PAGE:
Place on a cookie sheet. Bake in the oven for 35-40 minutes.
Note: This soufflé will sink the moment it’s served. It’s a shame, but that’s the way it goes.
Here are some photos that might help give you an idea of what I did...

The tip about freezing the butter and Parmesan cheese coated cup prior to pouring the hot egg/cheese mixture in is inspired.  A soufflé rises best when it has something to climb.  In this case, the egg climbs up the cheese.  Using this technique, you will get a much taller rise from your soufflé.  And, let's face it, in addition to the light fluffy texture, the dramatic presentation are the best reasons to go to the trouble of a soufflé.

It probably would have worked better if I could have grated my fresh Parmesan finer, but I only have one grater, and this is the size I got.  In reality, it worked great.  the soufflé rose a full inch above the lip of the cup.

Add the egg slowly.  It is a tough thing to do, have the roux hot enough to melt the cheese without over cooking the eggs.  Just know to not have it boiling hot, not even simmering hot, just warm.  If you add the cheese slowly, it will melt without cooking the eggs.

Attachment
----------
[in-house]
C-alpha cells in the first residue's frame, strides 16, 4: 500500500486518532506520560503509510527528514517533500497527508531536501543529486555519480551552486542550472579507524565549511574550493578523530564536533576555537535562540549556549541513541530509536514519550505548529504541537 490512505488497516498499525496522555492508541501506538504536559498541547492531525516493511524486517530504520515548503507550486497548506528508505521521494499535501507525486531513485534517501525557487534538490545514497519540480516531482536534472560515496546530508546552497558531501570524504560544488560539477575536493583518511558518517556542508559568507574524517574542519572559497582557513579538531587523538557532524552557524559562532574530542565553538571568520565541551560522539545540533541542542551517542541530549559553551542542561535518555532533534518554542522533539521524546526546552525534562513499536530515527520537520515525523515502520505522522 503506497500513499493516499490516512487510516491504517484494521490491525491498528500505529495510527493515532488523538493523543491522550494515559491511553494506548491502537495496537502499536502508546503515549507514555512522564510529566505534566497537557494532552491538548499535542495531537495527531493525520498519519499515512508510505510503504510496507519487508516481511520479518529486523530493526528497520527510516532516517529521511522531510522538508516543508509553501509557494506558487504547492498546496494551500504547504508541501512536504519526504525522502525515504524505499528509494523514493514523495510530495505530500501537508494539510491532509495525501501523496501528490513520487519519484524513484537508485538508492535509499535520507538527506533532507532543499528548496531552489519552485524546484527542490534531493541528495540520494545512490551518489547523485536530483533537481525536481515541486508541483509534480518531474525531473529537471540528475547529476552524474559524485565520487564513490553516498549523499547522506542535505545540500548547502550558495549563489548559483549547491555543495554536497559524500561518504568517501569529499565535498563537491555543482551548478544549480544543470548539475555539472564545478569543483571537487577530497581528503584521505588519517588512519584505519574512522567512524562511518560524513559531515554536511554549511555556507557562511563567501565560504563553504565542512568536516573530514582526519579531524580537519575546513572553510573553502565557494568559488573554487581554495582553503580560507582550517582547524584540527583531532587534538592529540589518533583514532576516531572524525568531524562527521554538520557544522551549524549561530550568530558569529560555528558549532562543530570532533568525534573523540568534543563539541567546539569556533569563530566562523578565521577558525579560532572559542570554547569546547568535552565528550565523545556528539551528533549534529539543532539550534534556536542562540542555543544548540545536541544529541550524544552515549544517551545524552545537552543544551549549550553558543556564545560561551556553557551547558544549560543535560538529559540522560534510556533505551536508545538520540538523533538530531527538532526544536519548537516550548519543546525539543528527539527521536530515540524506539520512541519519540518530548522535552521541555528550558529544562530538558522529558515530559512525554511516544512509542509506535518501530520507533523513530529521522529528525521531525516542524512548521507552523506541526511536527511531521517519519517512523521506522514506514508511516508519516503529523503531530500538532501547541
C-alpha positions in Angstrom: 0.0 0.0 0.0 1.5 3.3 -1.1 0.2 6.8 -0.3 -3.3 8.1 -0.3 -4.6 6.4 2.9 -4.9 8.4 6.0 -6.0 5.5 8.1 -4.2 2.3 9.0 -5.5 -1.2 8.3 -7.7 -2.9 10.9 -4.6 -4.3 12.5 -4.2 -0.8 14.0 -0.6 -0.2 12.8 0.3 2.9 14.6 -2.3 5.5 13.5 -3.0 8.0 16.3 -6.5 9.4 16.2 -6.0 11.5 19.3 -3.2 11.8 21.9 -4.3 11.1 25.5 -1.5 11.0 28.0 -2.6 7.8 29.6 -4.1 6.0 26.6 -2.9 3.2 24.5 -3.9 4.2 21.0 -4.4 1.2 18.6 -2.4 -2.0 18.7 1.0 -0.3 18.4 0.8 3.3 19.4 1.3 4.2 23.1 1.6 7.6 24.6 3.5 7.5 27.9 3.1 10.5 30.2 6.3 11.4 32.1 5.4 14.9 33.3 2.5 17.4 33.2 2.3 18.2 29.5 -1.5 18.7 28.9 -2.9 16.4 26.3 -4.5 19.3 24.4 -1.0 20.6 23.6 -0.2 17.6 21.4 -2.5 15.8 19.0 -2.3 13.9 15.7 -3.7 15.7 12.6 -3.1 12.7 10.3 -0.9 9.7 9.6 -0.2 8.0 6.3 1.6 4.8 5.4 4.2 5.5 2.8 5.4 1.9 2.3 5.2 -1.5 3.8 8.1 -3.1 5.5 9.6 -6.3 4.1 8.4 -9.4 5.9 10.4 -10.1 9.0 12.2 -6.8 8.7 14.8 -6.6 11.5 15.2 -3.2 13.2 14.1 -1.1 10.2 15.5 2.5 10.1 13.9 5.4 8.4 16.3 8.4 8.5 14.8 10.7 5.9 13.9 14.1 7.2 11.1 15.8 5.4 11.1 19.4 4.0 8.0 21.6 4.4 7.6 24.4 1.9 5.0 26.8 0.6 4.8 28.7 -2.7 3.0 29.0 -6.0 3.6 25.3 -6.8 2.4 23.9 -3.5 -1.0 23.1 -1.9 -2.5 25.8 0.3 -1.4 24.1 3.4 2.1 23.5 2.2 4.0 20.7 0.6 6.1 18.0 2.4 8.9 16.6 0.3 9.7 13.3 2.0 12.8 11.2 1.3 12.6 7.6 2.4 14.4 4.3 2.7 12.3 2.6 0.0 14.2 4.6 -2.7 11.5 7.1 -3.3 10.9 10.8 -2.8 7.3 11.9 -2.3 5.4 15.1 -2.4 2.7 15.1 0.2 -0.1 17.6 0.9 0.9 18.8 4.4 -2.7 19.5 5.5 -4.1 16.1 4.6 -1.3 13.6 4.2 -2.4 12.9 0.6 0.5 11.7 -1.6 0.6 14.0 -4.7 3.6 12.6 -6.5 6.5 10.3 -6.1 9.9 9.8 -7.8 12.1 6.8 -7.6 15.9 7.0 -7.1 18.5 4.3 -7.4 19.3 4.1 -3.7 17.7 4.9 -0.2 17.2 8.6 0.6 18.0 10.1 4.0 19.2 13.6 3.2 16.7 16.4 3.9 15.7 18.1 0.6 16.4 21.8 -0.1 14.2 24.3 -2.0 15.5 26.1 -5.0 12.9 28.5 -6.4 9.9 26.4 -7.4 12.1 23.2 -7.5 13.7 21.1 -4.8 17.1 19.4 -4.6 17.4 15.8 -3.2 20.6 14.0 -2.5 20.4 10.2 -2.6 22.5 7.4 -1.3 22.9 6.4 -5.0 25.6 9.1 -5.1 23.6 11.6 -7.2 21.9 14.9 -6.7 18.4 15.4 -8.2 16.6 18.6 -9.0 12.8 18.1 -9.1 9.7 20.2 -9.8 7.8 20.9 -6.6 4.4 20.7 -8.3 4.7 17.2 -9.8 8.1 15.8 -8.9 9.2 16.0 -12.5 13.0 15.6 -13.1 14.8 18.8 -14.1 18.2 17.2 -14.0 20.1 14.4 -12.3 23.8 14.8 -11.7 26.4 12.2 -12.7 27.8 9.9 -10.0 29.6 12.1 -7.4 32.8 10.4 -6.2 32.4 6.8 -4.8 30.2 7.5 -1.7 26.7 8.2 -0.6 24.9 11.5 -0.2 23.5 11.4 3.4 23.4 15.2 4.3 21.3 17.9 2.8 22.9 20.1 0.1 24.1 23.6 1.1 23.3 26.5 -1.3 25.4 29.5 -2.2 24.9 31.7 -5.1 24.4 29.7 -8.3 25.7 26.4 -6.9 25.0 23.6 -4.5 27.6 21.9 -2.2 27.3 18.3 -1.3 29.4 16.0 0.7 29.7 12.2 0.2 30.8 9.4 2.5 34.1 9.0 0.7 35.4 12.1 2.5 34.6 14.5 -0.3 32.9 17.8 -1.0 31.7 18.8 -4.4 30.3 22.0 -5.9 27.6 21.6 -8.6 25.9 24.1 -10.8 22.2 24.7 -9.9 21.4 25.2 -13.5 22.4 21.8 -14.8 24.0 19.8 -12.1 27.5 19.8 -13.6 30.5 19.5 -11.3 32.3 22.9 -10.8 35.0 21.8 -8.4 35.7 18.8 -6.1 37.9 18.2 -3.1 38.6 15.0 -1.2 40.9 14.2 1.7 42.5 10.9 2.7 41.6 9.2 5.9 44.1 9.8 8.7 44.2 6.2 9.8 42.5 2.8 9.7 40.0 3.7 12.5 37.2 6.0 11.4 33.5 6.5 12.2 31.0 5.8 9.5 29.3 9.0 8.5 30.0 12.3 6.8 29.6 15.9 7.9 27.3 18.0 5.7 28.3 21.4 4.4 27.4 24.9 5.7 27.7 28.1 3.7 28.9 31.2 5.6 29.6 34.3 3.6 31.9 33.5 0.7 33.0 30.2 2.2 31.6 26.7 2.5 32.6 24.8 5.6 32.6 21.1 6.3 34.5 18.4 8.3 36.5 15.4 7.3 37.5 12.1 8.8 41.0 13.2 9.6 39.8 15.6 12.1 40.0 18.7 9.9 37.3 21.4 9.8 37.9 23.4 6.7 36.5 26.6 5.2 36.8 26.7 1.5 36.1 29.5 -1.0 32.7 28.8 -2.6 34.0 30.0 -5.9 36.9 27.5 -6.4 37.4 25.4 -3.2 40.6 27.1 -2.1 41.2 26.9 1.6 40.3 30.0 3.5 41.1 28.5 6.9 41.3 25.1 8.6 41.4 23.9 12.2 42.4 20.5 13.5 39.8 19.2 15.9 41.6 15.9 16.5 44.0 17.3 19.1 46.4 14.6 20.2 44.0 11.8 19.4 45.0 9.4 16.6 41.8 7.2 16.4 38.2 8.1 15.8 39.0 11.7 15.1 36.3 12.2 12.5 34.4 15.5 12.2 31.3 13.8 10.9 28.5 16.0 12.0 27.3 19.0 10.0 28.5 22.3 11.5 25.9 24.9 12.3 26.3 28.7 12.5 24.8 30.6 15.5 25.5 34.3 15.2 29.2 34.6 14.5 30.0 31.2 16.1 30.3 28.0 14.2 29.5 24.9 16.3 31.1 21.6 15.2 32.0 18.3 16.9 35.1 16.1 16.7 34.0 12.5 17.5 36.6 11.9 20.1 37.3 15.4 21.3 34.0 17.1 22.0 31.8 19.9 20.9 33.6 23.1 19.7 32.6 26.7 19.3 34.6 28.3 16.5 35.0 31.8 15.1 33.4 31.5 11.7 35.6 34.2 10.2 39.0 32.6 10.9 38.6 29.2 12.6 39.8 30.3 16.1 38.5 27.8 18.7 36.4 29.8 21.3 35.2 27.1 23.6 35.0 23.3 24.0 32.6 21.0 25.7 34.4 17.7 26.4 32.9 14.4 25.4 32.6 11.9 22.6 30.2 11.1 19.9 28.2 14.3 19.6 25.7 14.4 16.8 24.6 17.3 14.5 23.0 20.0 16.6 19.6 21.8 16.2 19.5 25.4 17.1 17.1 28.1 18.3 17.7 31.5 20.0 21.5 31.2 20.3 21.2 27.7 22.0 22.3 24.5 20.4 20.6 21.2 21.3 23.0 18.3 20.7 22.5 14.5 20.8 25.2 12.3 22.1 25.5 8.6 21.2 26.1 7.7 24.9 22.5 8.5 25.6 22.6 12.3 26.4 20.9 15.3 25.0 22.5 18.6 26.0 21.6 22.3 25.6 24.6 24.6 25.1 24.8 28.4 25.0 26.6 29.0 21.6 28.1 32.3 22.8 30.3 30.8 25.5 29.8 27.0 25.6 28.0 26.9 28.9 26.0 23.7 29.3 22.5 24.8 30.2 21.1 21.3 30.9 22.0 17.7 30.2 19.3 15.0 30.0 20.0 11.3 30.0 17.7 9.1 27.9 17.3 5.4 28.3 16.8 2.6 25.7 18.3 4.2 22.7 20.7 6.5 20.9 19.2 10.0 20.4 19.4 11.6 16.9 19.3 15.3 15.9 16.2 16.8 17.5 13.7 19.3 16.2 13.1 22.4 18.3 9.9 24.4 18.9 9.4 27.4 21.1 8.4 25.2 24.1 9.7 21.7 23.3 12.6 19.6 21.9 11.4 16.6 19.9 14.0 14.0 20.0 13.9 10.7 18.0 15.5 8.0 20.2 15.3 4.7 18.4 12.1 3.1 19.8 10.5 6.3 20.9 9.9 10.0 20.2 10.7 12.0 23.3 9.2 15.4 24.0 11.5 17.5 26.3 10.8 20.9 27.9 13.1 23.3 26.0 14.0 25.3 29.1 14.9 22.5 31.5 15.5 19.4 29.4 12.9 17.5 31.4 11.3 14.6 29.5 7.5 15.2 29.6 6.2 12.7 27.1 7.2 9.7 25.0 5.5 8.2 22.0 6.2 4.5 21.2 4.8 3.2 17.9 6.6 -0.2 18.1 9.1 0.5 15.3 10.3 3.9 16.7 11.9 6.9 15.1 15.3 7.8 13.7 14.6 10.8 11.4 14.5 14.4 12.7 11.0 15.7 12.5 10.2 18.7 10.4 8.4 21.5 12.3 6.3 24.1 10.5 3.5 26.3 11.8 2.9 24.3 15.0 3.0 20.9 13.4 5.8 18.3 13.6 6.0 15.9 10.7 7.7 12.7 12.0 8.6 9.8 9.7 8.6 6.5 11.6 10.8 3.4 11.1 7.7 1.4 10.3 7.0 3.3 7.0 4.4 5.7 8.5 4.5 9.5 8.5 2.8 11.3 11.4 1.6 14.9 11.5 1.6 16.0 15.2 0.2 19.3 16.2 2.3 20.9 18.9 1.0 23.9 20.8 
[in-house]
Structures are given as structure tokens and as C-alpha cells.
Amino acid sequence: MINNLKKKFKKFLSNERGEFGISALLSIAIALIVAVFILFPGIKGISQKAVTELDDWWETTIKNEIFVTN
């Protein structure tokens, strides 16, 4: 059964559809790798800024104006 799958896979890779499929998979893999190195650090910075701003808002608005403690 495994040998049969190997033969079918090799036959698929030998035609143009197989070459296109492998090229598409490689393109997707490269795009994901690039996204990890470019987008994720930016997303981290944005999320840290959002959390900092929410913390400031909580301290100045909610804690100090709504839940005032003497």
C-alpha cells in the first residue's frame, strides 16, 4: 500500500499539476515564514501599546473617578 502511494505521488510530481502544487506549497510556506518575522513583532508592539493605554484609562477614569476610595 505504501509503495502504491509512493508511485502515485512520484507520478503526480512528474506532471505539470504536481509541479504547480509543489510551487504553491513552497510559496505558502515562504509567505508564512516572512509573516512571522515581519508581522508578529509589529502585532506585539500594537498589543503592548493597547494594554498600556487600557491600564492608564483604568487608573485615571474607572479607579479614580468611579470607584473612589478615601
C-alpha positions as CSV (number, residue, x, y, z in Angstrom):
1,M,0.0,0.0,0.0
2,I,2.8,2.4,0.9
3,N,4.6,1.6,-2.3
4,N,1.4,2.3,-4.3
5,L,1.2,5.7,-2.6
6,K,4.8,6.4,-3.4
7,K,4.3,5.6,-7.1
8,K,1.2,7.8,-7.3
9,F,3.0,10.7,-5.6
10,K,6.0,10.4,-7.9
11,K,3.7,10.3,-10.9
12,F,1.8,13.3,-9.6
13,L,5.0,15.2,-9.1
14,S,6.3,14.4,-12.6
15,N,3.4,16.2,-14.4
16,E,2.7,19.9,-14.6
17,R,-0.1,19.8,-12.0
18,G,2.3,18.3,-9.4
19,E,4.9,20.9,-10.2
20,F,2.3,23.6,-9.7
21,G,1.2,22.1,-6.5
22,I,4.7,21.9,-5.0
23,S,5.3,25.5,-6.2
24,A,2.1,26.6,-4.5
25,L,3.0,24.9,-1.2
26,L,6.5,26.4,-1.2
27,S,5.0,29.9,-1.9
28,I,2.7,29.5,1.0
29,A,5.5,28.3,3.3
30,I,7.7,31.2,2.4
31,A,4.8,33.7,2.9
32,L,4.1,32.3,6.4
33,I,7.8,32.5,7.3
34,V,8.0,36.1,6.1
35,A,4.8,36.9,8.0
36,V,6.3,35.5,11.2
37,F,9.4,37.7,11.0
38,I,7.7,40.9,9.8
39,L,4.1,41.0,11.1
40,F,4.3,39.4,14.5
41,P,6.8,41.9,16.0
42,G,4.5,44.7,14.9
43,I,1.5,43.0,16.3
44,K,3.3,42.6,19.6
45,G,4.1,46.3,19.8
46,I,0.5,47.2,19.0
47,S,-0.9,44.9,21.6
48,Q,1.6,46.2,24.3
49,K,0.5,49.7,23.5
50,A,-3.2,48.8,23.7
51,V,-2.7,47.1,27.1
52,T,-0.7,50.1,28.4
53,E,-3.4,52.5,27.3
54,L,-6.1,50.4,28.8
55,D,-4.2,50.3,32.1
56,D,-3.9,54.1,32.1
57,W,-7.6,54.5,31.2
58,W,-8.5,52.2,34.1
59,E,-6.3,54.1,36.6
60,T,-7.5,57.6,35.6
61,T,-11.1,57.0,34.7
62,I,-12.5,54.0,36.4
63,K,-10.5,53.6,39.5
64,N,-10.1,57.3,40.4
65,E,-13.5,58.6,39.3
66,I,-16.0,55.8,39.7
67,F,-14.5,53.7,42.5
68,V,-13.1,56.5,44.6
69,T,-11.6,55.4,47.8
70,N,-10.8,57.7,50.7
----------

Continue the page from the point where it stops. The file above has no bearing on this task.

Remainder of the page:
And of course, stiff egg whites are key.  All those hours holding up that Farrah Fawcett poster with one hand has finally paid off, as it took at least 20 minutes of constant whisking to get my peaks stiff.  But I did it!  I didn't want them to fall, so I folded them in before I got a photo, but trust me... they were stiff. 

Also important is to only FOLD the whites in.  Do not undo all your whisking by over mixing the whites into the yolk/cheese mixture.

And work very quick.  have your pan (dish) handy, have your oven pre-heated.  You want to get the egg yolk/cheese/egg white mixture in the oven as fast as possible.

When the time to take it out of the oven comes, be ready to have everyone look.  A soufflé falls.  It is what it does.  No getting around it.  But it will last the few minutes it takes to remove, listen to the praise of your guests, and slice into.  just don't listen too long.

Made a nice side dish to a pan seared steak and taters!